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African and Asian researchers are hampered by visa problems

A man cuts passport photos of a woman at a photography studio in Mali

Researchers in Africa are least likely to relocate to another country for work.Credit: Nicolas Remene/Anadolu Agency/Getty

Going to a conference? Good luck getting a visa.

Researchers from Africa and Asia still encounter much greater obstacles in getting visas to visit other countries for work than do those from Europe or North America. They are also less likely to visit another country for research, according to a global survey of academics’ movements.

Asian researchers were more than four times, and African ones more than three times, as likely as European or North American researchers to report visa-related obstacles to travelling for work, according to a survey of 2,465 researchers from 109 countries (see ‘Visa troubles’).

The poll included 494 researchers in Africa and 457 in Asia, and was conducted by the RAND Corporation for the Wellcome Trust, a research charity in London, and the Together Science Can Campaign, which promotes international collaboration.

One-quarter of surveyed researchers from Africa and Asia had also encountered visa issues that affected long-term relocation to another country.

The most common complaints globally involved the length of time needed to process a visa request, the complexity of application forms, costs associated with making an application and a lack of clarity on rules and procedures.

Around 45% of researchers with an African nationality reported travelling to another country for work very rarely, compared with around 17% of European researchers.

African researchers were also least likely to relocate for a year or more in pursuit of opportunities outside their home countries, and were more likely than others to cite a lack of information about work opportunities abroad as a reason for not moving.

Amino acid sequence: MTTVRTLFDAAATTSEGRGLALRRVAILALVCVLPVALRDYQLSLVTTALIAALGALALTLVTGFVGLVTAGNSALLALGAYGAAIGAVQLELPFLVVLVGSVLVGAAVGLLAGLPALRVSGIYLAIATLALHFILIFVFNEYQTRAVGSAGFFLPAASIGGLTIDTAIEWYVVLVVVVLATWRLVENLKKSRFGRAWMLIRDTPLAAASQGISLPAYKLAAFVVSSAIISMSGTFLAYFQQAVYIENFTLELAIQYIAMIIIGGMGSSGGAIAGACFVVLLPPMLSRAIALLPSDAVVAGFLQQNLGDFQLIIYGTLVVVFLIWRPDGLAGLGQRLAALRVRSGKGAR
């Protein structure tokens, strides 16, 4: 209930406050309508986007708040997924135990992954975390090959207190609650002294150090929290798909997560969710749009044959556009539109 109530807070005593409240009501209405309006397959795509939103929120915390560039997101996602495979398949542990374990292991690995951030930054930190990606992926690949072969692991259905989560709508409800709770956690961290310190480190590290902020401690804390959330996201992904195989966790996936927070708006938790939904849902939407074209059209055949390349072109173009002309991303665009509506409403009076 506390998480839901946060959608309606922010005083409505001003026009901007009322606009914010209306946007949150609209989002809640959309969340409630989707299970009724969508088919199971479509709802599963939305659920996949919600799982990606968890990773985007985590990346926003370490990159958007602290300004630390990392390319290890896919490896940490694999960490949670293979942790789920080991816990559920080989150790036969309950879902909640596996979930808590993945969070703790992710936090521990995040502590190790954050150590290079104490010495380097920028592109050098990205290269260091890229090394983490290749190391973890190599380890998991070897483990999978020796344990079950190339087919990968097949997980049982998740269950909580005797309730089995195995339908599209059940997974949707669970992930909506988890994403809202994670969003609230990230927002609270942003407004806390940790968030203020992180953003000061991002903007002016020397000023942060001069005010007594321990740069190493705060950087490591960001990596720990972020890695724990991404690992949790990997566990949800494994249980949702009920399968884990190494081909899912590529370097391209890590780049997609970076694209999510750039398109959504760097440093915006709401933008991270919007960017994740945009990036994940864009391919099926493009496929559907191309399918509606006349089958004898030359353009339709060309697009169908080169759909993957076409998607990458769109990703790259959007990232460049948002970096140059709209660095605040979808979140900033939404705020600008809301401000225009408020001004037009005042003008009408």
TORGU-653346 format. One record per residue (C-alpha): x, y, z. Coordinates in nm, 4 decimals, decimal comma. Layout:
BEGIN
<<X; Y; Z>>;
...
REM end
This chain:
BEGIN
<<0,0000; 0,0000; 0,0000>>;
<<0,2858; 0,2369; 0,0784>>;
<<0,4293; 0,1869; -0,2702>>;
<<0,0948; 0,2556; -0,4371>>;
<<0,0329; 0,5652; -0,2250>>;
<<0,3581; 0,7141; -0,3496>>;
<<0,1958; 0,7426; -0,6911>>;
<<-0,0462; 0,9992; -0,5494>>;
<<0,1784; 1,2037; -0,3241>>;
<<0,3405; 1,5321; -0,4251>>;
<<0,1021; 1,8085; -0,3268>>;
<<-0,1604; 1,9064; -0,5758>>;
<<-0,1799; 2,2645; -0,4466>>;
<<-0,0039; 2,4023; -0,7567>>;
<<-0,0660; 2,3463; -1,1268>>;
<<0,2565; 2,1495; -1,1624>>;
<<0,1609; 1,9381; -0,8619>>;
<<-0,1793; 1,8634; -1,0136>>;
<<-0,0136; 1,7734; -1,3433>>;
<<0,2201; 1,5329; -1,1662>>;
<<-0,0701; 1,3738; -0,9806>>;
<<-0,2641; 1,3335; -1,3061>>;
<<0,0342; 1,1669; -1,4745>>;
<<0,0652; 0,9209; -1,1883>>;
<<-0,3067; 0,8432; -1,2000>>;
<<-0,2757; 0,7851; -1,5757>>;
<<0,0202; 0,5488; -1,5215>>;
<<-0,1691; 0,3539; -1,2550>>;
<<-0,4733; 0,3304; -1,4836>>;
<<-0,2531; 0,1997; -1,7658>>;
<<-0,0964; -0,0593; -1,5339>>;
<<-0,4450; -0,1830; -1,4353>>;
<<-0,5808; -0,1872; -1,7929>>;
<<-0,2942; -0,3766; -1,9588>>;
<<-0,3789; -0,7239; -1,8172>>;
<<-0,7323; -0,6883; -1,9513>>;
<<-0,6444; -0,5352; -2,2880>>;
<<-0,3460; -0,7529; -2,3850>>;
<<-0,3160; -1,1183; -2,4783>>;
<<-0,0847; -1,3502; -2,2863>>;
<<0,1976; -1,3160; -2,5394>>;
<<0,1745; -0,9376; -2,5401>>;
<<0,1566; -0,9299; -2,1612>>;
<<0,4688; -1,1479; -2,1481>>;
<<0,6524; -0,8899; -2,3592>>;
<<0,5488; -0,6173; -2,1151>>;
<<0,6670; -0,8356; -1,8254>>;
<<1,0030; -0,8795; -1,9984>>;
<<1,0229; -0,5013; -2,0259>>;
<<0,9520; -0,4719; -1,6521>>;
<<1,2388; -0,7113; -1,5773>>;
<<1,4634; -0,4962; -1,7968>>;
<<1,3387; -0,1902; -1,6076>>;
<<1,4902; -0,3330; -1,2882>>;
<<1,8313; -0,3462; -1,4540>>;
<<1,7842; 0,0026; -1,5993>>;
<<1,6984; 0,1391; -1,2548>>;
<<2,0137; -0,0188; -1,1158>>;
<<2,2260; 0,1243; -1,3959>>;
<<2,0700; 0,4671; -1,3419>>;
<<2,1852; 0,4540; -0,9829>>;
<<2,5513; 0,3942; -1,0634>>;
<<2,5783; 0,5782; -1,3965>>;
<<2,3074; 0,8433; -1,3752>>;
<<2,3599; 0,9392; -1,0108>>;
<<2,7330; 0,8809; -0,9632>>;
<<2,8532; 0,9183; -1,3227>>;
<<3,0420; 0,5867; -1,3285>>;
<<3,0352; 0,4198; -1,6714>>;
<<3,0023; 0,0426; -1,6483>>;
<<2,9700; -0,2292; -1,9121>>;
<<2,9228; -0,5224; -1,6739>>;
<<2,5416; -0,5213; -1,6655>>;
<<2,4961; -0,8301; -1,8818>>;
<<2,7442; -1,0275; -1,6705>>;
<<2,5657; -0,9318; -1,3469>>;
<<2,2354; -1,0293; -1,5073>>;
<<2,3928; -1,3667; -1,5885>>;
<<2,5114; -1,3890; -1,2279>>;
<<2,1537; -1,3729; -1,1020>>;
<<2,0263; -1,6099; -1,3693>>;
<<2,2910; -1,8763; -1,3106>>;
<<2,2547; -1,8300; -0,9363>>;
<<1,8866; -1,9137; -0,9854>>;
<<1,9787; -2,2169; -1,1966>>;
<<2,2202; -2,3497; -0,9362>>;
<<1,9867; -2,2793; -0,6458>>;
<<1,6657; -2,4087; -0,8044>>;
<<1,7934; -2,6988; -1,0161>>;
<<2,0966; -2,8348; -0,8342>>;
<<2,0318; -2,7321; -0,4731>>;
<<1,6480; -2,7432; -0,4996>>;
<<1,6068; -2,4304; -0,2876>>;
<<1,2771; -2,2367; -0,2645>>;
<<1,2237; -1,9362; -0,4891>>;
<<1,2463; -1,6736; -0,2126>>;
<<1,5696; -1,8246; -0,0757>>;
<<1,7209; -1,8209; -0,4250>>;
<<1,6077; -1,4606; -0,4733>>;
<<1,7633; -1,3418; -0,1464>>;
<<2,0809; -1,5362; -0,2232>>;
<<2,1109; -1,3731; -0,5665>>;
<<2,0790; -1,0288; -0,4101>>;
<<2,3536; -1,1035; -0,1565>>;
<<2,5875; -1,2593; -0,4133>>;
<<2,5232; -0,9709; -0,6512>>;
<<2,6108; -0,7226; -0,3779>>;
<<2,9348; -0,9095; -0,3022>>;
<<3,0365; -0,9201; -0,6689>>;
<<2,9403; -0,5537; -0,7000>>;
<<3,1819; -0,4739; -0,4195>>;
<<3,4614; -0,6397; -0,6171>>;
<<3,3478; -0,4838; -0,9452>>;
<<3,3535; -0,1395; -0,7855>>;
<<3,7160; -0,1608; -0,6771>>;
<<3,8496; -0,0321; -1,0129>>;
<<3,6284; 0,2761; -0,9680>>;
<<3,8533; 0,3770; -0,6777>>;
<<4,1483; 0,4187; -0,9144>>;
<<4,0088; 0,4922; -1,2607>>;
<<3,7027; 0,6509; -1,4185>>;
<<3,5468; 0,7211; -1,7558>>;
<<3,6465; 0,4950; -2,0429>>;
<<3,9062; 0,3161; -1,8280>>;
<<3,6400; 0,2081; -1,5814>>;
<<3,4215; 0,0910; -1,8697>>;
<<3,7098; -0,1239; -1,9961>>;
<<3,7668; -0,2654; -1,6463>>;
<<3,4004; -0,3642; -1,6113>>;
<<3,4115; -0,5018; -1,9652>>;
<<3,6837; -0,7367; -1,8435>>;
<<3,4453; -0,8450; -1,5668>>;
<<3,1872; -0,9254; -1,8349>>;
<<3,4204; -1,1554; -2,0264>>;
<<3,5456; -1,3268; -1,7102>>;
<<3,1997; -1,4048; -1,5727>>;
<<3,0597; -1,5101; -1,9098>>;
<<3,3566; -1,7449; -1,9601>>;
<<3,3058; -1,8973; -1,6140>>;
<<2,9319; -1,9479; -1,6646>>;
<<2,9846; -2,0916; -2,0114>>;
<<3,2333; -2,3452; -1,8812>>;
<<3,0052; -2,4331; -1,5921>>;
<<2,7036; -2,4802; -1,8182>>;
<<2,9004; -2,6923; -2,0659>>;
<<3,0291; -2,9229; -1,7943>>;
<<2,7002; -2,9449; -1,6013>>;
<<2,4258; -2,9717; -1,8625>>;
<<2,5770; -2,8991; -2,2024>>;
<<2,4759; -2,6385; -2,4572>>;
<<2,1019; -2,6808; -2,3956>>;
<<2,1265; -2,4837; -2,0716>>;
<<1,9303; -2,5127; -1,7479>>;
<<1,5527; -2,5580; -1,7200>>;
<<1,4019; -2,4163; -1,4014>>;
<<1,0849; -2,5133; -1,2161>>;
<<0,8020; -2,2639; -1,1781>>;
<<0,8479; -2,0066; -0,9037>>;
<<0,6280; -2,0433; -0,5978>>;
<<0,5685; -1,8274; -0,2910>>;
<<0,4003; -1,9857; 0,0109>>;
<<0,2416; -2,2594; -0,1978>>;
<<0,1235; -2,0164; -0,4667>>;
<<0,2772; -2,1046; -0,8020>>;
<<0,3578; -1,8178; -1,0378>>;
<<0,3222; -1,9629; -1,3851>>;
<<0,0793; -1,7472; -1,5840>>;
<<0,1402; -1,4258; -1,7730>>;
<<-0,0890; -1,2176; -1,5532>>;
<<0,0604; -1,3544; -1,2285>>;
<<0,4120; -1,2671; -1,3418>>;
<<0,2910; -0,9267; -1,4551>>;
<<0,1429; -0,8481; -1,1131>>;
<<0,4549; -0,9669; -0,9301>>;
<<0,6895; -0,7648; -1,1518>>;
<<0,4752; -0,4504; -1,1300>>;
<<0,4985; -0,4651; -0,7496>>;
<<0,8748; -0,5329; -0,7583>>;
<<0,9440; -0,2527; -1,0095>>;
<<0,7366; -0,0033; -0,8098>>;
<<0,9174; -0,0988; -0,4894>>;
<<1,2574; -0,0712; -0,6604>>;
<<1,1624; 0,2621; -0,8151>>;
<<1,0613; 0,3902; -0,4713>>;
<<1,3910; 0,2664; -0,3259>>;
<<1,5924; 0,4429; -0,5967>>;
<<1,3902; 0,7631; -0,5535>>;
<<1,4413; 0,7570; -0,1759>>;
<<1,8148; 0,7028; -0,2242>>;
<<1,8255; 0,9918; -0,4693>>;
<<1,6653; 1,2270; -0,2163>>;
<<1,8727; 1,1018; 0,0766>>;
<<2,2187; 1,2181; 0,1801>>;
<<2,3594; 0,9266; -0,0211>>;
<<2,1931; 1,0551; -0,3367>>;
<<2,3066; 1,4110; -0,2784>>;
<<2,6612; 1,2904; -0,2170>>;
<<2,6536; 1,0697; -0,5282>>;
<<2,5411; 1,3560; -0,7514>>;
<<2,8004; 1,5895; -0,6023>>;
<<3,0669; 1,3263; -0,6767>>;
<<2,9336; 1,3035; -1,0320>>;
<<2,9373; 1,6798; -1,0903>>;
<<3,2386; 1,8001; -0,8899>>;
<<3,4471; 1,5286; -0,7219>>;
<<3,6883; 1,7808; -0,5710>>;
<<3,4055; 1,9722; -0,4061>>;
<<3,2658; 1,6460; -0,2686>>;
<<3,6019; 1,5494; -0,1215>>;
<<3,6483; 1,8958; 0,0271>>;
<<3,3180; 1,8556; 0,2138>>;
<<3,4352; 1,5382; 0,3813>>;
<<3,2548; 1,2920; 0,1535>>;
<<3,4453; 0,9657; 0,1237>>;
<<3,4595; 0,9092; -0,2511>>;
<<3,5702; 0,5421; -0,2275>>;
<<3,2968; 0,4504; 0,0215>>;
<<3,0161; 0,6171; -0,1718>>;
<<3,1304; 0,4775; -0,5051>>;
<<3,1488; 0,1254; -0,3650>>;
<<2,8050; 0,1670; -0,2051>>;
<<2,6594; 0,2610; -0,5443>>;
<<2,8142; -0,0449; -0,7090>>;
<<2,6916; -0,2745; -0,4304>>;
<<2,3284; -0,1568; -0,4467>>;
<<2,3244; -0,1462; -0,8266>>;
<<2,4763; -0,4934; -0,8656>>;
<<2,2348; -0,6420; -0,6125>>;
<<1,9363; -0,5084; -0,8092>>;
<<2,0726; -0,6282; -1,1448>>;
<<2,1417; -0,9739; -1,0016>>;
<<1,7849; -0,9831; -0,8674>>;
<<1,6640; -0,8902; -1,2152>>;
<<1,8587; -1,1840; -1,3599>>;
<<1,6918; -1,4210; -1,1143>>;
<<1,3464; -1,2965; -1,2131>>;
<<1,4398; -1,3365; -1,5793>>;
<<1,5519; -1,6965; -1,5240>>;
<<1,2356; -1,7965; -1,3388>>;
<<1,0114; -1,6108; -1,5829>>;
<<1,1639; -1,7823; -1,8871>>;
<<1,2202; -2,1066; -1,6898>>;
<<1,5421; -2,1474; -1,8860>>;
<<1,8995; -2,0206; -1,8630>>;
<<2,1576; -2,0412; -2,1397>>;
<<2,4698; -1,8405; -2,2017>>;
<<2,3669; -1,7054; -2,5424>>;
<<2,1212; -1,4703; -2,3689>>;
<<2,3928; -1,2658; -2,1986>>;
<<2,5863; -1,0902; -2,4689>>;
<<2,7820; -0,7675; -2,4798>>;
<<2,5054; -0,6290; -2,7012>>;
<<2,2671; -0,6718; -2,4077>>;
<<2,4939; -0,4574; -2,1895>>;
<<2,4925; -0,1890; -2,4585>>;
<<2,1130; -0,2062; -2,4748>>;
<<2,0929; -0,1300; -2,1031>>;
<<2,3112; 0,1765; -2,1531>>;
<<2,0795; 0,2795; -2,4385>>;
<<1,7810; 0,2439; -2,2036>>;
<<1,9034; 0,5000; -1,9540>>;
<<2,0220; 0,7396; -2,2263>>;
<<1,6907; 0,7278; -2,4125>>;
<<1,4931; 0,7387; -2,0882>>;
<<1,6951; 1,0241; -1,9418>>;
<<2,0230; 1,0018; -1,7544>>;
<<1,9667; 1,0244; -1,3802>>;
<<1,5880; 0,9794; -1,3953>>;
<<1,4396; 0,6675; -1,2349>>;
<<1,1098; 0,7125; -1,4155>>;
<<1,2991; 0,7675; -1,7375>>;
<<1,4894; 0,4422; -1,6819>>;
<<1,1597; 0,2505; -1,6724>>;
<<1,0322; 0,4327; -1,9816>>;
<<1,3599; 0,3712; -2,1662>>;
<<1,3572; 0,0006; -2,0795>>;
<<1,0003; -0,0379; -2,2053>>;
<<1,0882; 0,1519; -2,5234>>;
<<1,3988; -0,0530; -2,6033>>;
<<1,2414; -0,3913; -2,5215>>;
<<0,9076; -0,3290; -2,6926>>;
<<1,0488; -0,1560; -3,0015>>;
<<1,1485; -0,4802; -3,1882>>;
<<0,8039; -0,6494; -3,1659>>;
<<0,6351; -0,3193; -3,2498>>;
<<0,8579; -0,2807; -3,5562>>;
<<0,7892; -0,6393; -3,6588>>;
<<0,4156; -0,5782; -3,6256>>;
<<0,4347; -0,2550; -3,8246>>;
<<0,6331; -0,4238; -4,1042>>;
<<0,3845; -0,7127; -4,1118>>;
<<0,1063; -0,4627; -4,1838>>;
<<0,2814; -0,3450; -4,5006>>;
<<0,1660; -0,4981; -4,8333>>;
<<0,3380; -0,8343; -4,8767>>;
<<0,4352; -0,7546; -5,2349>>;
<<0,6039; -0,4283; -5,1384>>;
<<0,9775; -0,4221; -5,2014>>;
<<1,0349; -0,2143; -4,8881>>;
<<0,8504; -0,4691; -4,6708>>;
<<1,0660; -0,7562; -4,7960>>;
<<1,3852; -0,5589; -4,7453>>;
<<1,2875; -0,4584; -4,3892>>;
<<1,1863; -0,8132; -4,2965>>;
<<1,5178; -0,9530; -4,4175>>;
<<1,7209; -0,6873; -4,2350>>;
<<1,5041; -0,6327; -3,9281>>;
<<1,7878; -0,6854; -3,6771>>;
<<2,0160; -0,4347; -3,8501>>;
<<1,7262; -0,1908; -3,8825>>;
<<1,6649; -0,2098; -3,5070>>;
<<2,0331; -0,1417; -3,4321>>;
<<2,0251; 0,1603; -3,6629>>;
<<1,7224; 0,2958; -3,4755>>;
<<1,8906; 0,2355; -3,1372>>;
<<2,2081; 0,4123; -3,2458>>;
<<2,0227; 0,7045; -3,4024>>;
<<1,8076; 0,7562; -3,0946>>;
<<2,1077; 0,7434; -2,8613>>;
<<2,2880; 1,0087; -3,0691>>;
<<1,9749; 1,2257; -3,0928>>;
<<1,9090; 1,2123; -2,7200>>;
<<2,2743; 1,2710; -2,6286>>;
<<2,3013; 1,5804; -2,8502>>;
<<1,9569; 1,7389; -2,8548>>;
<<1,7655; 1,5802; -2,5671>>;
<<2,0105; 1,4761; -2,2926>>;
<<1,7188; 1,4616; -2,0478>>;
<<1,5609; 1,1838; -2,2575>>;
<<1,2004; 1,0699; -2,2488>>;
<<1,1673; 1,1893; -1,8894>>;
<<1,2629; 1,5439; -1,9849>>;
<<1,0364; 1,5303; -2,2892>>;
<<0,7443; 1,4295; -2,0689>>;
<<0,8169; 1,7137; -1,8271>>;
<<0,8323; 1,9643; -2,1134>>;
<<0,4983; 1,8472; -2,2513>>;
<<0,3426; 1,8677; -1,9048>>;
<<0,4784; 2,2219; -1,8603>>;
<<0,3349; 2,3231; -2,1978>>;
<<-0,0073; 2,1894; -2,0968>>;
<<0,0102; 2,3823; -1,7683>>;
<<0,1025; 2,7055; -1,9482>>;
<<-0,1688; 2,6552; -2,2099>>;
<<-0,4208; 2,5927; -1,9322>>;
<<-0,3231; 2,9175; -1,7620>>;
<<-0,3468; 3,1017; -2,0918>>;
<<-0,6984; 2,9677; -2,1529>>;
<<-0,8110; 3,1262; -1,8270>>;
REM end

Hidden roots

The survey allowed the authors to identify patterns of behaviour, drivers and barriers, but not why such differences in travel opportunities come about, says Gordon McInroy, an analyst at RAND Europe in Cambridge, UK.

Many respondents fear that travel might become even harder, given looming events such as Brexit and changes in the US political climate.

And according to Herman Manyora, a linguist at the University of Nairobi, some countries — including Kenya — have an extra obstacle in that researchers are required to seek clearance from the authorities before travelling.

“Delays in processing of visas by host countries that are made worse by lack of sufficient information on both sides is another challenge,” says Manyora.

Many researchers are also affected by austerity measures at their institutions, he adds, forcing them to seek other sources of funding to finance their travel.

This view is echoed by Wangai Ndirangu, an engineer at Jomo Kenyatta University of Agriculture and Technology, in Nairobi, who adds that research mobility is also affected by the availability of opportunities for research collaborations, which are still not very common in Africa.



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